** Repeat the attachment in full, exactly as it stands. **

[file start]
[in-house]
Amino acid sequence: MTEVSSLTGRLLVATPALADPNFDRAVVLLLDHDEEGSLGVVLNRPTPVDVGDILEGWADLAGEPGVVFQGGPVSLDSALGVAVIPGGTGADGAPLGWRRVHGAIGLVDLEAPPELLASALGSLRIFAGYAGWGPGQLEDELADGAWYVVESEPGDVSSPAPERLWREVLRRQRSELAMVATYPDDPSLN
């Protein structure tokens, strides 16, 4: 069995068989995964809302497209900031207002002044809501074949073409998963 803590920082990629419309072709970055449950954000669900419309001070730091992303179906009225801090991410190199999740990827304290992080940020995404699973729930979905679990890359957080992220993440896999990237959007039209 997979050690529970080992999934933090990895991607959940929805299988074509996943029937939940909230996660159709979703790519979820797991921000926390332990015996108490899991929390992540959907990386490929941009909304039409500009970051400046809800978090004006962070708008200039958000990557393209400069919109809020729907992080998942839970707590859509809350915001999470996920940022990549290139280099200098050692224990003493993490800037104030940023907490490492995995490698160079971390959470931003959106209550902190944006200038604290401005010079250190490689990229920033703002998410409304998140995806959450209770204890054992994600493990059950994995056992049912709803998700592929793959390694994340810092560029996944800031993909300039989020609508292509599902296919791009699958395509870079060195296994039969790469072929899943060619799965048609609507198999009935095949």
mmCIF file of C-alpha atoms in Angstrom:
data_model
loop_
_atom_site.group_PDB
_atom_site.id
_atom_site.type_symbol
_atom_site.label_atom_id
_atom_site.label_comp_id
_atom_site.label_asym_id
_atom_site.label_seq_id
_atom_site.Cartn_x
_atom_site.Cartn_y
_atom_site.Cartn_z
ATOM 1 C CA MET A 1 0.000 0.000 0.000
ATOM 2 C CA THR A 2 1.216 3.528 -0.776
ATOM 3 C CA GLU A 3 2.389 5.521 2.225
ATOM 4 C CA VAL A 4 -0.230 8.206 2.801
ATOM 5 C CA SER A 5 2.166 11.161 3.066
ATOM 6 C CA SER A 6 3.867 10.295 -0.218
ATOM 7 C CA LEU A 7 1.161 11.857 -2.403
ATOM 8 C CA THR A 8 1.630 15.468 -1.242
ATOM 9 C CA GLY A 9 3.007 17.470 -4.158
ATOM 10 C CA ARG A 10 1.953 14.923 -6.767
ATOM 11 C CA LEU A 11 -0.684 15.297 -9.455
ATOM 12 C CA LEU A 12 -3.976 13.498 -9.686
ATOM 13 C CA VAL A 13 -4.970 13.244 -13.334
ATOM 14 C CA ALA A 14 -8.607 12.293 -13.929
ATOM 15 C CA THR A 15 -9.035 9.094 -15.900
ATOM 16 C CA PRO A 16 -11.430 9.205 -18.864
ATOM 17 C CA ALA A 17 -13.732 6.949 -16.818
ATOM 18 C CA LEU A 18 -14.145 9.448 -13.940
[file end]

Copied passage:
[in-house]
Amino acid sequence: MTEVSSLTGRLLVATPALADPNFDRAVVLLLDHDEEGSLGVVLNRPTPVDVGDILEGWADLAGEPGVVFQGGPVSLDSALGVAVIPGGTGADGAPLGWRRVHGAIGLVDLEAPPELLASALGSLRIFAGYAGWGPGQLEDELADGAWYVVESEPGDVSSPAPERLWREVLRRQRSELAMVATYPDDPSLN
């Protein structure tokens, strides 16, 4: 069995068989995964809302497209900031207002002044809501074949073409998963 803590920082990629419309072709970055449950954000669900419309001070730091992303179906009225801090991410190199999740990827304290992080940020995404699973729930979905679990890359957080992220993440896999990237959007039209 997979050690529970080992999934933090990895991607959940929805299988074509996943029937939940909230996660159709979703790519979820797991921000926390332990015996108490899991929390992540959907990386490929941009909304039409500009970051400046809800978090004006962070708008200039958000990557393209400069919109809020729907992080998942839970707590859509809350915001999470996920940022990549290139280099200098050692224990003493993490800037104030940023907490490492995995490698160079971390959470931003959106209550902190944006200038604290401005010079250190490689990229920033703002998410409304998140995806959450209770204890054992994600493990059950994995056992049912709803998700592929793959390694994340810092560029996944800031993909300039989020609508292509599902296919791009699958395509870079060195296994039969790469072929899943060619799965048609609507198999009935095949």
mmCIF file of C-alpha atoms in Angstrom:
data_model
loop_
_atom_site.group_PDB
_atom_site.id
_atom_site.type_symbol
_atom_site.label_atom_id
_atom_site.label_comp_id
_atom_site.label_asym_id
_atom_site.label_seq_id
_atom_site.Cartn_x
_atom_site.Cartn_y
_atom_site.Cartn_z
ATOM 1 C CA MET A 1 0.000 0.000 0.000
ATOM 2 C CA THR A 2 1.216 3.528 -0.776
ATOM 3 C CA GLU A 3 2.389 5.521 2.225
ATOM 4 C CA VAL A 4 -0.230 8.206 2.801
ATOM 5 C CA SER A 5 2.166 11.161 3.066
ATOM 6 C CA SER A 6 3.867 10.295 -0.218
ATOM 7 C CA LEU A 7 1.161 11.857 -2.403
ATOM 8 C CA THR A 8 1.630 15.468 -1.242
ATOM 9 C CA GLY A 9 3.007 17.470 -4.158
ATOM 10 C CA ARG A 10 1.953 14.923 -6.767
ATOM 11 C CA LEU A 11 -0.684 15.297 -9.455
ATOM 12 C CA LEU A 12 -3.976 13.498 -9.686
ATOM 13 C CA VAL A 13 -4.970 13.244 -13.334
ATOM 14 C CA ALA A 14 -8.607 12.293 -13.929
ATOM 15 C CA THR A 15 -9.035 9.094 -15.900
ATOM 16 C CA PRO A 16 -11.430 9.205 -18.864
ATOM 17 C CA ALA A 17 -13.732 6.949 -16.818
ATOM 18 C CA LEU A 18 -14.145 9.448 -13.940